Now that I’ve pontificated about what my debut novel is NOT (click here to view On Desperately Ever After — Part I), perhaps I should explain what I was trying to accomplish in the first place.
Like so many women today, I grew up on Disney movies and fairy tales. According to my mother, I saw The Little Mermaid in theaters at least a dozen times (take that, Titanic!), and I definitely made my family listen to every sing-along I could find during our four-hour drives to Cape Cod (sorry guys). Even as late as high school, my friends and I often debated (sometimes quite contentiously) which of us was Sleeping Beauty, Jasmine, Ariel (me), Snow White, etc. The designations we came up with were based purely on looks, of course, but isn’t that pretty much how the princes determined their true loves anyway?
Then… shocker… I grew up. I got to know the real world. I experienced heartbreak and cursed the very notion of “true love” as a bunch of poison we were all force fed as a generation. I took a second look at the tales I used to love and wondered how each princess would have really felt in her situation. What would they have said if they had the freedom to do so? If their choices weren’t marriage, poverty or spinsterhood? If they had the luxury of deciding between the story’s chosen hero, someone else, or self-sufficient independence.
Was Cinderella really happy to trade indentured servitude for the confines of a royal life? How did Rapunzel fare when she got out of her tower? Could Sleeping Beauty have actually fallen for a stranger who found her in a bed and was presumptuous enough to kiss her? Did Beast really change when Beauty broke his curse? And did Beauty truly want to marry him in the first place, or was she just that filled with guilt over nearly getting him killed?
Admit it. These are all questions we’ve wondered at one time or another. Tim Manley, creator of Fairy Tales for Twenty-Somethings and the new book Alice in Tumblr-land, pokes fun at them with quite hilarious results in his cartoons.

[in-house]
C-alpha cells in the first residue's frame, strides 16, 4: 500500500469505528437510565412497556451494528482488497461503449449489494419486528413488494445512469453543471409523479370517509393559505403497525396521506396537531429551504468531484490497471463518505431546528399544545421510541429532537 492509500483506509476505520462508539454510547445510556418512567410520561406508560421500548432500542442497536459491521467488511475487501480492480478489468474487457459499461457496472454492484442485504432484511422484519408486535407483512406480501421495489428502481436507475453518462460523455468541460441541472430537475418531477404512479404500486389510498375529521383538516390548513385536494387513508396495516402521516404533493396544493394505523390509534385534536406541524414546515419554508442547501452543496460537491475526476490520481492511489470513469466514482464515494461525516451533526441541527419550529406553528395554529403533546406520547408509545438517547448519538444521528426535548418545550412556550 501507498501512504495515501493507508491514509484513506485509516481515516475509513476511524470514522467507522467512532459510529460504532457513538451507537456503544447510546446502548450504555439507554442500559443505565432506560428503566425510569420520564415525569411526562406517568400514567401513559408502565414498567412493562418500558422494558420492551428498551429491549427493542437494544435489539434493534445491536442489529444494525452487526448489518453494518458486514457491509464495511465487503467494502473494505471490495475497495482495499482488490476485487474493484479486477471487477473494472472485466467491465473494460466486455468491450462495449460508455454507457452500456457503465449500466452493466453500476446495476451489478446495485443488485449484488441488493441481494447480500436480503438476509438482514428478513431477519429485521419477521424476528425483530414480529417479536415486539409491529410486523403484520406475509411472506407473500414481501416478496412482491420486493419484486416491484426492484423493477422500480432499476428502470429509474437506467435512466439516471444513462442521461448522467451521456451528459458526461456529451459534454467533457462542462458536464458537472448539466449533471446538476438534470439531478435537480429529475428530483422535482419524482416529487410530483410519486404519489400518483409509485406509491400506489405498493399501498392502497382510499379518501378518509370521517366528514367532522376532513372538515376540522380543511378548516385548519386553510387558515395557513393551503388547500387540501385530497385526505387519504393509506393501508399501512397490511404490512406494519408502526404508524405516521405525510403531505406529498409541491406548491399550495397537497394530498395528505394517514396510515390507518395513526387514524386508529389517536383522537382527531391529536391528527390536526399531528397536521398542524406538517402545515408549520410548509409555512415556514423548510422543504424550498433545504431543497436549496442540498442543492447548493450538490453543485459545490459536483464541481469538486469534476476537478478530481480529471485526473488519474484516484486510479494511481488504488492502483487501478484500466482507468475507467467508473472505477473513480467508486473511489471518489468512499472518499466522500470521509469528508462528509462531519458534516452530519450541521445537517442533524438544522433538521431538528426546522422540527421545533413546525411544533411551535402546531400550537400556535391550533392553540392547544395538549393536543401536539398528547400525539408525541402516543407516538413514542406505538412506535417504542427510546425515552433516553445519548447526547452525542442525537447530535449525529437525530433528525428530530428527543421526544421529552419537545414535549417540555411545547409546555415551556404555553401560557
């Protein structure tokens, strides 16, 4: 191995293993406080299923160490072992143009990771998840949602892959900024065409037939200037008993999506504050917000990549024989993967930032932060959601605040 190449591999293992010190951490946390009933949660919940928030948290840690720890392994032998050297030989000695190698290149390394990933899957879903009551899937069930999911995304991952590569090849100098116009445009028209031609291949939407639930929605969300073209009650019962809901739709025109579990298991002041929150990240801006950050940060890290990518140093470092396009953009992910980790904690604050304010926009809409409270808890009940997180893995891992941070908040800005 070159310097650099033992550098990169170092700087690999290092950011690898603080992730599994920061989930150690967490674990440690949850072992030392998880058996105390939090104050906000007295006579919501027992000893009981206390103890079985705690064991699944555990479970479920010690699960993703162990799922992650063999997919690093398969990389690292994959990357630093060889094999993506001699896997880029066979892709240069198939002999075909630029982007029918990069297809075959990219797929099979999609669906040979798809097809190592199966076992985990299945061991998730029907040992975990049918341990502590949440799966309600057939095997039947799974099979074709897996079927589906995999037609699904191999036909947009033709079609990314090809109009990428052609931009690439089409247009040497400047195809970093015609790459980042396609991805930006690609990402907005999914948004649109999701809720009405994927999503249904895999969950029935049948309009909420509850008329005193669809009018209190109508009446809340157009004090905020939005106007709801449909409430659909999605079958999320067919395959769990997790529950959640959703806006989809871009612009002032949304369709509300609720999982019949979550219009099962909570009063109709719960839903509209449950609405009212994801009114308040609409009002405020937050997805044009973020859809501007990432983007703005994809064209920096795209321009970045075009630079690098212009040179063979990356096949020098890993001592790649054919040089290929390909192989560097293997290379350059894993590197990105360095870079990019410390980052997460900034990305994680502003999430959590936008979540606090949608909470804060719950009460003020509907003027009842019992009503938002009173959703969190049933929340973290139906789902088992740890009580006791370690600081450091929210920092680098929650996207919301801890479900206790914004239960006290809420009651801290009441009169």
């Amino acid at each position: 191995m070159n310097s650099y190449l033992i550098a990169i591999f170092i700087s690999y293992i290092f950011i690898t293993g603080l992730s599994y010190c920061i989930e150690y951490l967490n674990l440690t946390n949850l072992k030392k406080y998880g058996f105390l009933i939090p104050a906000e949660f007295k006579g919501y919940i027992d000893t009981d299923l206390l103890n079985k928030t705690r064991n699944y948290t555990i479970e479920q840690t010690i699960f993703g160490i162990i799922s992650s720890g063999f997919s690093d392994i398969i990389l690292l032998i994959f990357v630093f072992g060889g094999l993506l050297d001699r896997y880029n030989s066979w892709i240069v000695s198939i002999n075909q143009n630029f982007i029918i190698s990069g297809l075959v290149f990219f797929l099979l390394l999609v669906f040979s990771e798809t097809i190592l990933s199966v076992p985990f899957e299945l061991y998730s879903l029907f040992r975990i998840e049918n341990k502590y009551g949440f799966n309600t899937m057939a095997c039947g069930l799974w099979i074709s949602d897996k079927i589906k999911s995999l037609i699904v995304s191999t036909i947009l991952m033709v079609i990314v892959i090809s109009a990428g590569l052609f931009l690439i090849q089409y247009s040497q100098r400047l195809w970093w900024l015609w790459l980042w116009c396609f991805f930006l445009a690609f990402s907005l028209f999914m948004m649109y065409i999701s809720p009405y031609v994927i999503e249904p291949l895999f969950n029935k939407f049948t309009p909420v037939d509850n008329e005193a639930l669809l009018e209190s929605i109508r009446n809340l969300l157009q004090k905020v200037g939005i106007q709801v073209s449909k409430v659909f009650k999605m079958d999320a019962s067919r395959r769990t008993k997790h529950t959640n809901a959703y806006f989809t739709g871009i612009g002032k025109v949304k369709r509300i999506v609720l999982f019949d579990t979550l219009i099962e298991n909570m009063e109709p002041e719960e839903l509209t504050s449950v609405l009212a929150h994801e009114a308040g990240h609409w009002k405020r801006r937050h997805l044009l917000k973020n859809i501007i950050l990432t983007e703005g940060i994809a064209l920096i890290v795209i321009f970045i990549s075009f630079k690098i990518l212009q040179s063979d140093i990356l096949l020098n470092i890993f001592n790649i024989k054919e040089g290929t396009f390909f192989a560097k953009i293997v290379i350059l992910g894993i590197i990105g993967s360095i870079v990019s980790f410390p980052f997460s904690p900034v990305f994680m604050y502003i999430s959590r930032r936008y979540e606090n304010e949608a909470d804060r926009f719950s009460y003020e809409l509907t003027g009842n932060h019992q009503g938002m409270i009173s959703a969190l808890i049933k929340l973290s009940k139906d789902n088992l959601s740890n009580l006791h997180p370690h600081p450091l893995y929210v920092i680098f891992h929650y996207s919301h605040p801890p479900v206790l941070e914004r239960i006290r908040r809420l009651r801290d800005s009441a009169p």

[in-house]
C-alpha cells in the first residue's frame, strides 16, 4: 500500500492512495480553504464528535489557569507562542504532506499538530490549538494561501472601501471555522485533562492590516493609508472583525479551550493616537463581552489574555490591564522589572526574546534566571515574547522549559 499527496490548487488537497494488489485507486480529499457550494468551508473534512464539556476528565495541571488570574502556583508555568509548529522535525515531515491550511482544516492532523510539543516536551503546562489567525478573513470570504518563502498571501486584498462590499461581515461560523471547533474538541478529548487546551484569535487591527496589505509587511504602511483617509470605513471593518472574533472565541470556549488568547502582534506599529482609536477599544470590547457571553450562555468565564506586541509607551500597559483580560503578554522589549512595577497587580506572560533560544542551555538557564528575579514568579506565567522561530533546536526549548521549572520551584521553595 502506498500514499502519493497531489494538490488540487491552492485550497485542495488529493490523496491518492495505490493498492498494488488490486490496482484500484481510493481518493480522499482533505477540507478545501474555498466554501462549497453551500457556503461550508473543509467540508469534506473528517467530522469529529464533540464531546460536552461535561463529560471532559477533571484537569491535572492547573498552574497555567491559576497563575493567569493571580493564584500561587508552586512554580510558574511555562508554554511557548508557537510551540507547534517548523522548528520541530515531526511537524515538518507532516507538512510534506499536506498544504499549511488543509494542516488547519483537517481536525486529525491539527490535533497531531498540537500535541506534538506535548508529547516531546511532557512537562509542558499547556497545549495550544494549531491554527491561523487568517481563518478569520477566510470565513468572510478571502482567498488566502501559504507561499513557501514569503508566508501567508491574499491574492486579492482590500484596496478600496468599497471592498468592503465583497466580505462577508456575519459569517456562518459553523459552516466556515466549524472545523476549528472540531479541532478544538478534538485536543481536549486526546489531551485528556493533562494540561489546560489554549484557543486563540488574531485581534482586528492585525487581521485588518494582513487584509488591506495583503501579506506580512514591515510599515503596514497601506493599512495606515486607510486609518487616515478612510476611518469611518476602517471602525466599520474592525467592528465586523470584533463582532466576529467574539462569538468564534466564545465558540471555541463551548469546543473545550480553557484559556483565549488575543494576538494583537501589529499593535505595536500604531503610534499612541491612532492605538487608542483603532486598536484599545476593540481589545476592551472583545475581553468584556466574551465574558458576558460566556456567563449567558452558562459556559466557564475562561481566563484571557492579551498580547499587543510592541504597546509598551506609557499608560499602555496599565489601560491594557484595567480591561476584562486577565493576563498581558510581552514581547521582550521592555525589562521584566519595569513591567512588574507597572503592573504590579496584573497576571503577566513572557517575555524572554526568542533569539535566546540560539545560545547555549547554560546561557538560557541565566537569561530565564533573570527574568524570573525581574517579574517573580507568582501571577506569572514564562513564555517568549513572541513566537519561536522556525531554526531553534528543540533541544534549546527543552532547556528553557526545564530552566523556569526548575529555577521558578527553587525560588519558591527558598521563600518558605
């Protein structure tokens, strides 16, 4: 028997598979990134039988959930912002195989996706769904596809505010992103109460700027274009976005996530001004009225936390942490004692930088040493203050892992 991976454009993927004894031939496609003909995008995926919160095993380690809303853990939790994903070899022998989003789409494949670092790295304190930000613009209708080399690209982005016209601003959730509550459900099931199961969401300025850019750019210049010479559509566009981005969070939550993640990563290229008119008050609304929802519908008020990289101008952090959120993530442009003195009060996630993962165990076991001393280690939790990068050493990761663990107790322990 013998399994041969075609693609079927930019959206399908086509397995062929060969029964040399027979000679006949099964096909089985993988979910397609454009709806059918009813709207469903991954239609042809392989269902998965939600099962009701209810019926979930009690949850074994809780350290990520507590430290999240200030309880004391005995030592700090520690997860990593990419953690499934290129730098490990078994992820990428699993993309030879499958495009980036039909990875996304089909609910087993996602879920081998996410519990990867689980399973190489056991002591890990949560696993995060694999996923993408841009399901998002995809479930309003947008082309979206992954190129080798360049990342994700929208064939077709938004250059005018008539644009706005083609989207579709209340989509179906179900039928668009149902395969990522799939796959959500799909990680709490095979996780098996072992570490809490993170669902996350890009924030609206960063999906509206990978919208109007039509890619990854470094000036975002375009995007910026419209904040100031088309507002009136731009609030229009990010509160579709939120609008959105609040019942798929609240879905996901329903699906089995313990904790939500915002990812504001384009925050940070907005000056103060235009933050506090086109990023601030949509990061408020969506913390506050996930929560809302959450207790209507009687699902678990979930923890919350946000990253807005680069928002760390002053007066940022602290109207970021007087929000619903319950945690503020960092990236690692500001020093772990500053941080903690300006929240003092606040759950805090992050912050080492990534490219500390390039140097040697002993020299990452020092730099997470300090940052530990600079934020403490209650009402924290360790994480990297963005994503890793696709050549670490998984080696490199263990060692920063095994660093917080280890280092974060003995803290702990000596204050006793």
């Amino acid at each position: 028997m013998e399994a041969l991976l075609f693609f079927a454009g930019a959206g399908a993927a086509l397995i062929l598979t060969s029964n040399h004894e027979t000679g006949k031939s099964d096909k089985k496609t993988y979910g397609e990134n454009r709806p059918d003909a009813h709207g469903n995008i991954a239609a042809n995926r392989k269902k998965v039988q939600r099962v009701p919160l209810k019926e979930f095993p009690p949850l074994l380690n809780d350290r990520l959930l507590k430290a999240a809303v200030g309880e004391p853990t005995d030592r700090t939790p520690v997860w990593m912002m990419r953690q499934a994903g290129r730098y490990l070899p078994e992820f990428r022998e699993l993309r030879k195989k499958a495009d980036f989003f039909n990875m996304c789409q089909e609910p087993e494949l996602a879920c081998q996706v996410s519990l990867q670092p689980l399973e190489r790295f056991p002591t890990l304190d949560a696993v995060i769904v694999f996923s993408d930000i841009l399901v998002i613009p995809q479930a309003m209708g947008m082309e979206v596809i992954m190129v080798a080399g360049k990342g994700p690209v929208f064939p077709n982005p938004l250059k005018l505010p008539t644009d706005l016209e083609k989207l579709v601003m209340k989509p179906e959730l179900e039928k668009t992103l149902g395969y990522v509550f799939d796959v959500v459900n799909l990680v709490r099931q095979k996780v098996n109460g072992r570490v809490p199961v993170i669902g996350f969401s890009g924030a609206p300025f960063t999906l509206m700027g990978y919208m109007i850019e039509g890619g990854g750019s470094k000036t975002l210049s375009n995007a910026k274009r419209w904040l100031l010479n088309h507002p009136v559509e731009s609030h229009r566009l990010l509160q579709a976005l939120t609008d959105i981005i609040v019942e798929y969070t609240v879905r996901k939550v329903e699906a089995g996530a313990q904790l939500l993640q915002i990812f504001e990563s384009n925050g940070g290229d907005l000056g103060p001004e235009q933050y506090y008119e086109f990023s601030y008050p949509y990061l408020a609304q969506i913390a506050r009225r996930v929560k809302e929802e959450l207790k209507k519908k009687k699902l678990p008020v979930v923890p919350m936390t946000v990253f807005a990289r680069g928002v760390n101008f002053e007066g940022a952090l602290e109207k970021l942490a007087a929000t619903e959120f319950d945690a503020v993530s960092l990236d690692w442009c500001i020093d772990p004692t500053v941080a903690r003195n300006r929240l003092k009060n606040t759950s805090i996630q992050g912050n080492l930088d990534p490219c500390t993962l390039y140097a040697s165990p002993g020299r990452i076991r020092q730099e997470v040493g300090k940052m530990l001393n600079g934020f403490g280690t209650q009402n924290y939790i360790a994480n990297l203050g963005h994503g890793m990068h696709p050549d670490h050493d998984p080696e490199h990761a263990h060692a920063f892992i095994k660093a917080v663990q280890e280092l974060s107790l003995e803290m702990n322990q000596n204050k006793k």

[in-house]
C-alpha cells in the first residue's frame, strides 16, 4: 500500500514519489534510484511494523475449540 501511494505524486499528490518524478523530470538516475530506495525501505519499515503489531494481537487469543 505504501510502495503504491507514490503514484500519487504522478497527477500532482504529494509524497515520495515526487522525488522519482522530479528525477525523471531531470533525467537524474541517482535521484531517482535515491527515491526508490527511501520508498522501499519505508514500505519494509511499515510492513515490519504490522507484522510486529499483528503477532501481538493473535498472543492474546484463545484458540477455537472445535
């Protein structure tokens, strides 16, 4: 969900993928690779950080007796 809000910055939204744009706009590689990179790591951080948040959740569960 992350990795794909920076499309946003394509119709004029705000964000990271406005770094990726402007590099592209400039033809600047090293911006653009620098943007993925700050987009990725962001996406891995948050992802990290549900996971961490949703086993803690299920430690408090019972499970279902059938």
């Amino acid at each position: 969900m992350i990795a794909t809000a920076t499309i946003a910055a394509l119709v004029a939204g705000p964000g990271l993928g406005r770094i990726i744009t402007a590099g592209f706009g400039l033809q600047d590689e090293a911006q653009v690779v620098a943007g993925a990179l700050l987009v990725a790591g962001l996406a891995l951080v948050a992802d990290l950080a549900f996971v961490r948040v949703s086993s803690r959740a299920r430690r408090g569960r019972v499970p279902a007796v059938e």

But there’s a difference between examining the characters Disney hid behind a rose-tinted lens, and leaping to the opposite extreme entirely. Making them more realistic is not the same as making them miserable. If that was the case, what does that say about us?
The characters in Desperately Ever After — each of whom I’ve come to love like the truest flesh-and-blood friends — still live in a world slightly different from our own. But while they have castles, they also have cities. While they have crowns, they also have rush hour. Like us, they get pushed to the edge. They ignore problems that are right in front of their faces. They pretend they feel one way because they think it protects them, when really they feel the complete opposite.
Just like in our world, the villains in the United Kingdoms of Marestam aren’t cut and dry, the heroes aren’t perfect, and happy endings are never really endings at all.
Check back Wednesday for an interview with Dana Gynther, fabulous author of Crossing on the Paris!